Close

Interactive shells and login shells

See also switching users using su

Whenever a new user is created, by default, a set of (usually hidden) config files will get copied to the user’s new home folder. These files are actually duplicate of all the files contained in the /etc/skel directory:

$ ls -la /etc/skel/
total 24
drwxr-xr-x.  2 root root   62 Feb  2 13:31 .
drwxr-xr-x. 78 root root 8192 Mar 28 14:09 ..
-rw-r--r--.  1 root root   18 Sep  6  2017 .bash_logout
-rw-r--r--.  1 root root  193 Sep  6  2017 .bash_profile
-rw-r--r--.  1 root root  231 Sep  6  2017 .bashrc

the useradd commands automatically copies all the content from this folder and places it in the user’s home directory.

when a user logs into a RHEL machine (using username and password), the following scripts are executed automatically (in this order):

/etc/profile           # (this sets up user env variables, e.g. path, hostname, histsize….etc)…this script will also trigger:

/etc/profile.d         # (directory containing lots of other files.

{user’s home folder}/.bash_profile # can be used to add your own stuff including overriding what was set in the /etc/profile script.

{user’s home folder}/.bashrc       # (used for setting local variables e.g. the PS1 variables)

However these does get executed when a non-login shell (aka interactive shell) is generated. a interactive shell is a shell that gets opened but without getting a username/password prompt. Here are some ways to start a non-login shell:

–                 Applications=>system tools=>terminal

–              When you start a shell script, linux will automatically create a new shell for that script to run in, and this new shell is a non-login shell.

–                 At the command line, type ksh, followed by bash.

In a non-login shell the following scripts are run:

 

1. {user’s home folder}/bashrc,

2. /etc/bashrc,

3. /etc/profile.d (have a look through these script to familiarize yourself)

[post-content post_name=rhsca-quiz]


What are three possible commands to start a full login-shell for the user called david?

$ su – david # note: option l is implicitedly assumed here.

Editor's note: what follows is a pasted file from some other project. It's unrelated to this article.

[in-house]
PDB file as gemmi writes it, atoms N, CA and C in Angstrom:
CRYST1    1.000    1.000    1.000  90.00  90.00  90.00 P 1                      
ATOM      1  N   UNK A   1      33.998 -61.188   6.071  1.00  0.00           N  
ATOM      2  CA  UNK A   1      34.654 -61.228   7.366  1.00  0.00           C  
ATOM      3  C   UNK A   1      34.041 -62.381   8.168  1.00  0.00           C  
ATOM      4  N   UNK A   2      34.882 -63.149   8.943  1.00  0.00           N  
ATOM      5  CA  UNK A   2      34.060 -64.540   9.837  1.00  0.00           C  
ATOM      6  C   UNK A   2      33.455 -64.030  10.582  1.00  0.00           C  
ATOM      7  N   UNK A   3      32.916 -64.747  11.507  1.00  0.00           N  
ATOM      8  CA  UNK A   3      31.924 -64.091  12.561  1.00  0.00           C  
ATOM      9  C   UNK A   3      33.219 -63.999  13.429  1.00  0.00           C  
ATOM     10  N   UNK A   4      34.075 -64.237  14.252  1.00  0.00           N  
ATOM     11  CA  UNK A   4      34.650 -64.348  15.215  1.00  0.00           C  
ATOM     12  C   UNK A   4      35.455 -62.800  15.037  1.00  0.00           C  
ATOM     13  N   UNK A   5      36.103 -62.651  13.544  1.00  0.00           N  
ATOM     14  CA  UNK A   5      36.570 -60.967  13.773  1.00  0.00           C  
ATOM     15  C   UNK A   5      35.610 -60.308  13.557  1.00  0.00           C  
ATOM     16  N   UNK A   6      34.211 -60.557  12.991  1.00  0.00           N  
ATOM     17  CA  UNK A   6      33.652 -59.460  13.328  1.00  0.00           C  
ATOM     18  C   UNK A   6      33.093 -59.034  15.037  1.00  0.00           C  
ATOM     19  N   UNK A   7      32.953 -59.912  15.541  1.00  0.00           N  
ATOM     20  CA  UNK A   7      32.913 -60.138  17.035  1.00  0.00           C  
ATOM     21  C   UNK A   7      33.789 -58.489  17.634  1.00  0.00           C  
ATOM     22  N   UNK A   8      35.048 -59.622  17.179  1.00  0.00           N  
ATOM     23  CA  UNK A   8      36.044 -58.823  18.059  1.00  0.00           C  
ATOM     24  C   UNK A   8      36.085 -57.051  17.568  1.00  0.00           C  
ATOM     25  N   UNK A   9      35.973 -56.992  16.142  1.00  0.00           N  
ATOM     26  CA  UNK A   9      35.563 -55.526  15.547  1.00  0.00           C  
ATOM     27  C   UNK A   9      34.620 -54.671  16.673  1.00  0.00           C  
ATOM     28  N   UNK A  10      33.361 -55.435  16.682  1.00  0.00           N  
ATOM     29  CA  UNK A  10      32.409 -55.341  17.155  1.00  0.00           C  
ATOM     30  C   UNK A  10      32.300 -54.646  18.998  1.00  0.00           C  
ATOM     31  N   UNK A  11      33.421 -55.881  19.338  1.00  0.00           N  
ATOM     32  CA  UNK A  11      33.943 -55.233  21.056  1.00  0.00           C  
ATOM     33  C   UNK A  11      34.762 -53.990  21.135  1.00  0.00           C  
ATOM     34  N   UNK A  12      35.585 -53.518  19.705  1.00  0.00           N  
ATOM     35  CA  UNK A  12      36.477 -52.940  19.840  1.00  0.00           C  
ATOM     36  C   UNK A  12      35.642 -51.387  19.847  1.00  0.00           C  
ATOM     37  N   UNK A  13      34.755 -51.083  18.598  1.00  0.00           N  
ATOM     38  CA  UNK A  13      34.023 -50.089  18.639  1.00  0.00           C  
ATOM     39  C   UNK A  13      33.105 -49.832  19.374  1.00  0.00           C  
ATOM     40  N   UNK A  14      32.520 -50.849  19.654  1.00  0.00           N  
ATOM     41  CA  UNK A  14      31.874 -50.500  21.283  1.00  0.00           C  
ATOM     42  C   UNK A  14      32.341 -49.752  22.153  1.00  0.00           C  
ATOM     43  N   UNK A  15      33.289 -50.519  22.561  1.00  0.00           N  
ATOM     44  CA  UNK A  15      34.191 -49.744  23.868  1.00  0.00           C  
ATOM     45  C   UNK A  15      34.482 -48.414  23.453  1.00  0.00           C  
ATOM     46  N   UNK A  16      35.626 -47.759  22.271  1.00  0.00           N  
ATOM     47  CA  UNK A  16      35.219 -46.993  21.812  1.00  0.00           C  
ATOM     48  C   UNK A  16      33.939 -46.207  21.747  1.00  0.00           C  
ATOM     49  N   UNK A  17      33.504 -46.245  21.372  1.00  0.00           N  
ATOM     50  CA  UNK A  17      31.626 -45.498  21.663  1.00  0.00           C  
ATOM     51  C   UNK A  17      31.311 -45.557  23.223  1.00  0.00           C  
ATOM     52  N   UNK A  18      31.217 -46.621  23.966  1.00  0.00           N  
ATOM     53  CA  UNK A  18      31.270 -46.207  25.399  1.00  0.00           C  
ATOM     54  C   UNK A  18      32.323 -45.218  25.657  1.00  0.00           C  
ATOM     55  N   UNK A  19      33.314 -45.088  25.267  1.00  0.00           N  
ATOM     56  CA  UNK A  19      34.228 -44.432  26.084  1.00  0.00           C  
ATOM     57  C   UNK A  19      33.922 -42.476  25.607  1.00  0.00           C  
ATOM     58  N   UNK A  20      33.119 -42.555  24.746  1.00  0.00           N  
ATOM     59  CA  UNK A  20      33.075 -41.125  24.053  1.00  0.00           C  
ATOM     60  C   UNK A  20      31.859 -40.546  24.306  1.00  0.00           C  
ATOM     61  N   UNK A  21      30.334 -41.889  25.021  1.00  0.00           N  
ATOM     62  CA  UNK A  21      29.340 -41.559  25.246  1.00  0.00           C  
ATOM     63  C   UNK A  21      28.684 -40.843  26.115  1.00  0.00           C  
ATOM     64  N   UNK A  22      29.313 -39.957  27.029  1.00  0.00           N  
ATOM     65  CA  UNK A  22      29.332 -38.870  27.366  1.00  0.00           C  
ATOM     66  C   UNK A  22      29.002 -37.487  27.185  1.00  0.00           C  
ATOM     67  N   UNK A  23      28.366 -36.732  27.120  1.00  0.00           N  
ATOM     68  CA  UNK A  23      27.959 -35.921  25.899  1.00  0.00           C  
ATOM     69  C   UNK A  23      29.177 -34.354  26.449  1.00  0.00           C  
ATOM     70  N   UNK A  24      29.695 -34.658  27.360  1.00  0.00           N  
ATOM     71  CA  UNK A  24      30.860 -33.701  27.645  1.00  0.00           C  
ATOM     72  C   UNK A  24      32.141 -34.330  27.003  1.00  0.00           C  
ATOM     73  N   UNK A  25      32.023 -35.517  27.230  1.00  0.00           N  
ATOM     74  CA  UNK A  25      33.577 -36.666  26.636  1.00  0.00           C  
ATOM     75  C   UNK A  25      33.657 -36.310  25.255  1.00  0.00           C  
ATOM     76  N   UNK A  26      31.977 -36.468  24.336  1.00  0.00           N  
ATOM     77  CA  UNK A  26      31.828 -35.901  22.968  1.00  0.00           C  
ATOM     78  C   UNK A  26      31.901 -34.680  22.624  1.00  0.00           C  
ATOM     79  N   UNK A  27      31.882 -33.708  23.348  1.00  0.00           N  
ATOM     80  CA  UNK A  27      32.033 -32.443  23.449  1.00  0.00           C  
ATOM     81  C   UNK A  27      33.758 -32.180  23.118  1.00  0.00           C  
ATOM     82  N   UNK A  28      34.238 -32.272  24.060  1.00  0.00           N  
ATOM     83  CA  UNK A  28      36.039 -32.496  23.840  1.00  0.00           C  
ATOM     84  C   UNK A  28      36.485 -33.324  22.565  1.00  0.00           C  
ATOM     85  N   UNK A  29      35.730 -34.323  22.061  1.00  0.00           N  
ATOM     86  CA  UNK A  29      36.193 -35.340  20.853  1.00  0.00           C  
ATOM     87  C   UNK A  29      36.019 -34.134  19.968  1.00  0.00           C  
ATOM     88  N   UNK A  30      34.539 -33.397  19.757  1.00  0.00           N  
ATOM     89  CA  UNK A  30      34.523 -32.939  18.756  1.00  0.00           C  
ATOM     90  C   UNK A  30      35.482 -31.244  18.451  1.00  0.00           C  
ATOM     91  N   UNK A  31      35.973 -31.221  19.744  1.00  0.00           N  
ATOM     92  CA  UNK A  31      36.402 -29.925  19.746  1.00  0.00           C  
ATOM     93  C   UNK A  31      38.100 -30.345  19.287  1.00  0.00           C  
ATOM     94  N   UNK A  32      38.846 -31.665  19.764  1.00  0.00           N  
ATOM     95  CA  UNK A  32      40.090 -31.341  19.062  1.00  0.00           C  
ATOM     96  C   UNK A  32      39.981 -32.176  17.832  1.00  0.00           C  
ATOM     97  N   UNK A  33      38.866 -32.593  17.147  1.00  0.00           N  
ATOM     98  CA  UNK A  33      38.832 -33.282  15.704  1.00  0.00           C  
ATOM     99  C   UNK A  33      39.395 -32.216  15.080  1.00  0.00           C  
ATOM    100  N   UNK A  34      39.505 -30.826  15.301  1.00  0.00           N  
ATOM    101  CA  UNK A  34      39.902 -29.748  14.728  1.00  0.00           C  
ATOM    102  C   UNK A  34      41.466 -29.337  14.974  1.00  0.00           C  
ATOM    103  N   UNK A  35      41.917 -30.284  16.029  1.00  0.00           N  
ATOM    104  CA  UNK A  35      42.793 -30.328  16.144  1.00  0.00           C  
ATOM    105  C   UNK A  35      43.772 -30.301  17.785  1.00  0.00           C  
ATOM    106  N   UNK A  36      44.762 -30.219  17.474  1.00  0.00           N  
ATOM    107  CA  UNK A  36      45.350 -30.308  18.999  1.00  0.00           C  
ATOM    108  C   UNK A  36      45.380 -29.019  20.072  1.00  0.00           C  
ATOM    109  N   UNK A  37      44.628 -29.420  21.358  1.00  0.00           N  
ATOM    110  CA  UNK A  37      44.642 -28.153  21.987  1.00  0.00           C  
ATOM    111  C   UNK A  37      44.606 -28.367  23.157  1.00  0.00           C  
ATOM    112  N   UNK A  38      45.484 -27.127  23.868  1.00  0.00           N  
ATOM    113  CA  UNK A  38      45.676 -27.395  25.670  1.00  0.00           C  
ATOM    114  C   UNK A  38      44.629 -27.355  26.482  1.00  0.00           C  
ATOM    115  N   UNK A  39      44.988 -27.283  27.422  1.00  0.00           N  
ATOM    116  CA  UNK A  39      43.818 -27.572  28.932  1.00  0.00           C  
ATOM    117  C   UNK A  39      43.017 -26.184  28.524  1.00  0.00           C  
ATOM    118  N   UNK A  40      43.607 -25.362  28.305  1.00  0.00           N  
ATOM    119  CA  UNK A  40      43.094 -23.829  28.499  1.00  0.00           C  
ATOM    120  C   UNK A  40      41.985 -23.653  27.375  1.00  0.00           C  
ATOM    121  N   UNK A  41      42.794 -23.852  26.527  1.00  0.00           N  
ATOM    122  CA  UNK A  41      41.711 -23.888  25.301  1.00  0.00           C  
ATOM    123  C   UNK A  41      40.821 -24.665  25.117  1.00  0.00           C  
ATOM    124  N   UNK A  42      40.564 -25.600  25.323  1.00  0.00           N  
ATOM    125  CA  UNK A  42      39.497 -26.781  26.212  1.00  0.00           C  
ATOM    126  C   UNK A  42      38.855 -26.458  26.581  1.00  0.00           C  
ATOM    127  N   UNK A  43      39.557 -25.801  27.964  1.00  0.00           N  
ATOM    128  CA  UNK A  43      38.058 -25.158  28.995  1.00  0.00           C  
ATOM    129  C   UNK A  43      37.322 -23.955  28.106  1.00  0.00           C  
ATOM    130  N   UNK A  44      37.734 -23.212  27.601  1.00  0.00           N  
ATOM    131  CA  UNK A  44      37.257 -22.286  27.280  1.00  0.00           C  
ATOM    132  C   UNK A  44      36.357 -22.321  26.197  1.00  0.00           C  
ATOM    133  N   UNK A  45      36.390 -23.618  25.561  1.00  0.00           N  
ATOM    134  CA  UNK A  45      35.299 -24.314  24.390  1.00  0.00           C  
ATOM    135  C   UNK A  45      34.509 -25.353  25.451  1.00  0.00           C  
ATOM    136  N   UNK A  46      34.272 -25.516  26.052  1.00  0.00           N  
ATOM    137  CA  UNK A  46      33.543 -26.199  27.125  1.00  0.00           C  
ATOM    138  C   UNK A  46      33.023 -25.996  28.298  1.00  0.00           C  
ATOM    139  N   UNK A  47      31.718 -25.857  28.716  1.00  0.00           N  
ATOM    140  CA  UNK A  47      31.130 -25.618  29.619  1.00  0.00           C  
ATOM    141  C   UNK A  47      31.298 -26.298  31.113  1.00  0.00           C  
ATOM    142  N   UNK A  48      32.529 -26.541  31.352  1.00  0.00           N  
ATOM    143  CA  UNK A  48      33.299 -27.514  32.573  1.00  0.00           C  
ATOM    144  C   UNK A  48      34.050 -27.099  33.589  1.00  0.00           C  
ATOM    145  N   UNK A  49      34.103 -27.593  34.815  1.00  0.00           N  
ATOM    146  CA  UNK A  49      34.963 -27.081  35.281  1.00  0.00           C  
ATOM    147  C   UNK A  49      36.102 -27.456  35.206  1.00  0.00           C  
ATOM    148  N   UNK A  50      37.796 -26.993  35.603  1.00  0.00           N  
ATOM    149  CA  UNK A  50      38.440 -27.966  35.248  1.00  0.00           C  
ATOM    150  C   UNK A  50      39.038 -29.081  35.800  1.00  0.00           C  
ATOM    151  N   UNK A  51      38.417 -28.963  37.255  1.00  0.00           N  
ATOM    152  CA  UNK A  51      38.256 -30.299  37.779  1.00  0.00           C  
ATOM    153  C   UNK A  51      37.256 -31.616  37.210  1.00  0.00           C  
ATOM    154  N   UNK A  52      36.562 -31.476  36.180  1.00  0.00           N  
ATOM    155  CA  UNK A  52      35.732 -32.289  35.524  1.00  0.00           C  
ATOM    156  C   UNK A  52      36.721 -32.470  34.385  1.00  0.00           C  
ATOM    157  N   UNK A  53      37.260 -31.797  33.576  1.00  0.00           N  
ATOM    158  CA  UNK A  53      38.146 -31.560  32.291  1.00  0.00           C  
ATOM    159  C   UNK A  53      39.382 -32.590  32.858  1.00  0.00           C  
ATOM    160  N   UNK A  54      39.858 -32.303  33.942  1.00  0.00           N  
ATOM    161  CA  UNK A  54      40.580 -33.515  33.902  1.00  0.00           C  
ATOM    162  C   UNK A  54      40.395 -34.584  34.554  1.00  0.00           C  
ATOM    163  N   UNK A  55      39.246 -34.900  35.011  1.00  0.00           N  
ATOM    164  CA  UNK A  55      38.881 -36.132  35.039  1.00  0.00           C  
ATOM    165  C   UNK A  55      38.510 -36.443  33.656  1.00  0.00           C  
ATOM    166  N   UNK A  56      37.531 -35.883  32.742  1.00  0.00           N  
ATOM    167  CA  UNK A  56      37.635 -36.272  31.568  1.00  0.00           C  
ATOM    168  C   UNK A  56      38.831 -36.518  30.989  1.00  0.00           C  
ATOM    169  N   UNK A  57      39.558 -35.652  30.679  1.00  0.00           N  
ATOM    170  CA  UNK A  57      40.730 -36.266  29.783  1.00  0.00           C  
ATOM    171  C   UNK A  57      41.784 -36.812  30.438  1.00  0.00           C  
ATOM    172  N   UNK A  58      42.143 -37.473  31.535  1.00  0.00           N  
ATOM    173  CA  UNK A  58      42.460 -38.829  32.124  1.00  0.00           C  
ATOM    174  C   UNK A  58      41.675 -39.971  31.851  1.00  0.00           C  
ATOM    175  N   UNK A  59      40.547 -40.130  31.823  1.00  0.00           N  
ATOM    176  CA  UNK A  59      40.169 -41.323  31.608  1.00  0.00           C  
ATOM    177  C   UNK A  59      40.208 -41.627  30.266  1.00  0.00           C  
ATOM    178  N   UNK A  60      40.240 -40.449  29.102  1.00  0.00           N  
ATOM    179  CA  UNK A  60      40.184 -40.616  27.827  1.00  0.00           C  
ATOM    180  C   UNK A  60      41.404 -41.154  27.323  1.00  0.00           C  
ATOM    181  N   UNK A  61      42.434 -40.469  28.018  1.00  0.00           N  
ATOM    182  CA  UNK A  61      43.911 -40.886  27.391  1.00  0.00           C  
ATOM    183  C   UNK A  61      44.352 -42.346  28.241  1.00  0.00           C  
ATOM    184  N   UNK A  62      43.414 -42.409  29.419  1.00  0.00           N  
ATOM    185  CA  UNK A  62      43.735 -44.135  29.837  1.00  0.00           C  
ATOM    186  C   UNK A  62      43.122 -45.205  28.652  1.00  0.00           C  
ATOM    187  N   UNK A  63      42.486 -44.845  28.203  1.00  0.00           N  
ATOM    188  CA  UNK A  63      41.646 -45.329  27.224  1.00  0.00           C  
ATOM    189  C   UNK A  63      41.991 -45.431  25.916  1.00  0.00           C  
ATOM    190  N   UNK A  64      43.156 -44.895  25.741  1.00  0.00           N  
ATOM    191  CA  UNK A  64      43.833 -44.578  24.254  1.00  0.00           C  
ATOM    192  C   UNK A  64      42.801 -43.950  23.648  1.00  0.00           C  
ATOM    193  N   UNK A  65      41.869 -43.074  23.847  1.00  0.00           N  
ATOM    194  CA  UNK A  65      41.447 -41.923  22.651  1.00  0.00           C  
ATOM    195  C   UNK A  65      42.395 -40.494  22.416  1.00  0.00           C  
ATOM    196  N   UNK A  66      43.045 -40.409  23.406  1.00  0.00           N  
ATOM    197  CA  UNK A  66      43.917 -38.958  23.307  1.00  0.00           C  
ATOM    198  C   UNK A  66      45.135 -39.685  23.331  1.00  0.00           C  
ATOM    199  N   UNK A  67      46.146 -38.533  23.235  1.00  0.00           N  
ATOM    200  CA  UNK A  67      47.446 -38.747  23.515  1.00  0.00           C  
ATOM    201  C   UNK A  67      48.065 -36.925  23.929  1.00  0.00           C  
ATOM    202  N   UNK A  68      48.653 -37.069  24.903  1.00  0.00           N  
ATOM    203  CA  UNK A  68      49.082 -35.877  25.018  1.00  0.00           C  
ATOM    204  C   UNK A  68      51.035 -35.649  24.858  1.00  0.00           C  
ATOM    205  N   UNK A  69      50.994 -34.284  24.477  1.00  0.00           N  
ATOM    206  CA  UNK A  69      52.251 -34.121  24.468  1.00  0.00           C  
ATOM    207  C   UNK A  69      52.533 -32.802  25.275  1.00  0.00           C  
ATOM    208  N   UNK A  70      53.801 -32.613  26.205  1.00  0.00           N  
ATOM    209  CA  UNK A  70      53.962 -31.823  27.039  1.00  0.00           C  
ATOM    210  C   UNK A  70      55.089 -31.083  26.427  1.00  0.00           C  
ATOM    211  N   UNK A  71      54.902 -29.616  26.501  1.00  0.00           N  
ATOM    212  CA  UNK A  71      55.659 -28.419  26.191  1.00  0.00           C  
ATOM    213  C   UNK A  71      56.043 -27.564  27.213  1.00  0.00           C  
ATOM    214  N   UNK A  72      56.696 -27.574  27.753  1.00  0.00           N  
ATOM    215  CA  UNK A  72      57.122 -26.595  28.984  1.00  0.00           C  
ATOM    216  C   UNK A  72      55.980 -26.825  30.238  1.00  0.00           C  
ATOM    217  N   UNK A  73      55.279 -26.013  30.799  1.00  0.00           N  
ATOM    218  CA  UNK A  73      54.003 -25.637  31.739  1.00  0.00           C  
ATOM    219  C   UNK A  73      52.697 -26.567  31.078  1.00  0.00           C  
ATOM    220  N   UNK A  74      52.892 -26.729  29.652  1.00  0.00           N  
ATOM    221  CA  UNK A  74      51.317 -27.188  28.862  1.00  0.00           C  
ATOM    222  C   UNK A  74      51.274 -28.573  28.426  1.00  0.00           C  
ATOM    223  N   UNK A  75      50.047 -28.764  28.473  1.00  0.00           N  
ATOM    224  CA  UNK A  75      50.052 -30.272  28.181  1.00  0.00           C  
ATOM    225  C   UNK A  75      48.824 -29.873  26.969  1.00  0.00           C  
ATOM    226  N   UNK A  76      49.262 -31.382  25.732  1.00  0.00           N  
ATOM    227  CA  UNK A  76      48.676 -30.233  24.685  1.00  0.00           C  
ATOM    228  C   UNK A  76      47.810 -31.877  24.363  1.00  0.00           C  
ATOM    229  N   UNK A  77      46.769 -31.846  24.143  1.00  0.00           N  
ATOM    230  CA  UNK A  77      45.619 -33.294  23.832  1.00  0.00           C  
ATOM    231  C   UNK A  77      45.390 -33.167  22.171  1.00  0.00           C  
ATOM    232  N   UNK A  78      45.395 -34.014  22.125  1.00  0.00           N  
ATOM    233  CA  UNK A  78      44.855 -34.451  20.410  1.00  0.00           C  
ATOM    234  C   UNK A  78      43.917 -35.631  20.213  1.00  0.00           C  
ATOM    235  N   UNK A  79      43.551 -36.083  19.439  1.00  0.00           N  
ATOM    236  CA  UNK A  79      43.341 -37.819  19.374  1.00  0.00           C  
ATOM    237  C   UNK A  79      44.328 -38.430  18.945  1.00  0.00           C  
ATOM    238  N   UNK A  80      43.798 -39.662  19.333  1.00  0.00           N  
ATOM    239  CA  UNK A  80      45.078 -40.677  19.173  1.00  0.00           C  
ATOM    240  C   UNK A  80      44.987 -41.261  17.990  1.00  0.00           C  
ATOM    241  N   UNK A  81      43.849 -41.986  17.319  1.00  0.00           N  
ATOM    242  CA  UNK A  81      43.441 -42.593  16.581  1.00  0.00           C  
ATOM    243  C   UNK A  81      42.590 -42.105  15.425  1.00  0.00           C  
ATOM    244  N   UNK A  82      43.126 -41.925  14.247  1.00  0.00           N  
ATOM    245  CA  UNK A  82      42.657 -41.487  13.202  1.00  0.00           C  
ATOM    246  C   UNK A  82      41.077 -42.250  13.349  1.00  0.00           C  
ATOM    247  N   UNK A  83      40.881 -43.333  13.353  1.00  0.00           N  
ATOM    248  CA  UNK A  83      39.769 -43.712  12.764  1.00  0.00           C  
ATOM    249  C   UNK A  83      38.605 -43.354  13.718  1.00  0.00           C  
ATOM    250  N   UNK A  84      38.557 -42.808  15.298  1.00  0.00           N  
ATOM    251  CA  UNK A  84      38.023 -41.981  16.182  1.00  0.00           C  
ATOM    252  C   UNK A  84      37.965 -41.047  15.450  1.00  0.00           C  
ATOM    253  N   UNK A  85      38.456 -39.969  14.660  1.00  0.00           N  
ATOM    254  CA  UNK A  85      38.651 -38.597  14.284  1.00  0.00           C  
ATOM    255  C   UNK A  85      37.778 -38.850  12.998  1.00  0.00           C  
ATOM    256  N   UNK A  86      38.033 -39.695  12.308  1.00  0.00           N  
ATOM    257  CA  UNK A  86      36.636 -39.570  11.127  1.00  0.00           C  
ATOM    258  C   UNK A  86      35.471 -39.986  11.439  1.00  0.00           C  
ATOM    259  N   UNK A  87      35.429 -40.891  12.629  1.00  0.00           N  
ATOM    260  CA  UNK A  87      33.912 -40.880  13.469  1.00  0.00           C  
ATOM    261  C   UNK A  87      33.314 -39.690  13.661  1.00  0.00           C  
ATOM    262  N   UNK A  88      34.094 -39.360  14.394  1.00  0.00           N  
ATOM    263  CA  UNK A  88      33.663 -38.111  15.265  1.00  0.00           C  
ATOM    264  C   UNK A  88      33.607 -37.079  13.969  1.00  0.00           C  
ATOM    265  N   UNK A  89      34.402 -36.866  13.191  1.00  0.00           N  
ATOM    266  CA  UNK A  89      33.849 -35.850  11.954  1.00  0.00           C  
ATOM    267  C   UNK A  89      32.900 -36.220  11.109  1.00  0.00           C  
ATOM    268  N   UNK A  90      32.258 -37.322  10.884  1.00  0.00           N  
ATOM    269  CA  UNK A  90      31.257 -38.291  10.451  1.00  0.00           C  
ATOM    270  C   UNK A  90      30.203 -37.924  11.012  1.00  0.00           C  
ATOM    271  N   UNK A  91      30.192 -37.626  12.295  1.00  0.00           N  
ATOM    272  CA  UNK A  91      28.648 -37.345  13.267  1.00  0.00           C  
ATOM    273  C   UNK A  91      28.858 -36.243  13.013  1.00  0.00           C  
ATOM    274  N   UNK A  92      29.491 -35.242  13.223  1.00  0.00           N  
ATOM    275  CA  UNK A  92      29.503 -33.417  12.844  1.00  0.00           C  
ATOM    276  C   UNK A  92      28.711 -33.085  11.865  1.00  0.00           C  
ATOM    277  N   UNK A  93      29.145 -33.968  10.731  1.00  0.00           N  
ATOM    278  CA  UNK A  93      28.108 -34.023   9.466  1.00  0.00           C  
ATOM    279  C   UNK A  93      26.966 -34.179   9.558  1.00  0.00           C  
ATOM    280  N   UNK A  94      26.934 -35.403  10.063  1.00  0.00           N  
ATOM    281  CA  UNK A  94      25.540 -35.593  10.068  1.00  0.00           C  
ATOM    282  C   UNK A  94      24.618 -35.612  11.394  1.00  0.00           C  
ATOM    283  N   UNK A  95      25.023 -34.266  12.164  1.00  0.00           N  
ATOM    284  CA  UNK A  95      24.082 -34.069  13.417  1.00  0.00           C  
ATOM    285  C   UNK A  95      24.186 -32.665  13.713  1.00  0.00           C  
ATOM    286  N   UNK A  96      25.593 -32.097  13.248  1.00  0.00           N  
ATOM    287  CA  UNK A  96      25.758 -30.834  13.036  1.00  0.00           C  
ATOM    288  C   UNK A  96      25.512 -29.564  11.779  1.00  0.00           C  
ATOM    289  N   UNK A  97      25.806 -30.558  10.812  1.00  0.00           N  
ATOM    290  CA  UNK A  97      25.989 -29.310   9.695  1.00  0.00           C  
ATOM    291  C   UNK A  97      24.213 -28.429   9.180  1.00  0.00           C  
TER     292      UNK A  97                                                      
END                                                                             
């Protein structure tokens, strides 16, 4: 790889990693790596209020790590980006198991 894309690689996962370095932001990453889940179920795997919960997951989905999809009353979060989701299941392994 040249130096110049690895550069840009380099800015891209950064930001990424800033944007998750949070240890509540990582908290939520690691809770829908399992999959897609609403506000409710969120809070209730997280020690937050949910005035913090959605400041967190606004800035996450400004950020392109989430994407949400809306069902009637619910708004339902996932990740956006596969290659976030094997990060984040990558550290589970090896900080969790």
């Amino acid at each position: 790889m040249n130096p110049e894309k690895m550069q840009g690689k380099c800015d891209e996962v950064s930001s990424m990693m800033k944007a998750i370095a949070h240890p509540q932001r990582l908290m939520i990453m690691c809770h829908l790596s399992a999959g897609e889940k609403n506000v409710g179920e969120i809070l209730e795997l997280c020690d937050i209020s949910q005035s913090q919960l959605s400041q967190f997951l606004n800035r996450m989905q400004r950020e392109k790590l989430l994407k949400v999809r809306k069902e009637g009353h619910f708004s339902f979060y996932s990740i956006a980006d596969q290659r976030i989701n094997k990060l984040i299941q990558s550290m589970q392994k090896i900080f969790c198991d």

# or
$ su -l david
# or
$ ssh david@centos7machine


Which shell scripts gets triggered as part of this command?

– /etc/profile # which in turn calls all scripts inside /etc/profile.d folder, and then it calls:
– ~/.bash_profile # (If for any reason this doesn’t exist, then it will look for ~/.profile) which in turn calls:
– ~/.bashrc # which in turn calls:
– /etc/bashrc


While logged in as the root user, What is the command to start a non-login shell for the user called david?

$ su david
# or:
$ bash

Which shell scripts gets triggered as part of this command?

– ~/.bashrc # which in turn calls:
– /etc/bashrc
Note: all the profile related scripts are ignored. Hence privilege is set but environment variable are unset.

What is the command to view info about the package 'nmap'?

$ yum info nmap


What is the command to install the package 'nmap'?

$ yum install nmap


What are the 3 commands to list all packages, installed packages, and available packages?

$ yum list all
$ yum list installed
$ yum list available

What is the command to install all the latest packages including security updates?

$ yum update

What is the command to install the 'tree' package from a repo recalled 'epel' repo rather than any other repo?

$ yum –enablerepo=epel install tree

What is the command to list all package groups?

$ yum grouplist


What is the command to install a the tree.rpm file which is in the current directory?

$ yum localinstall tree.rpm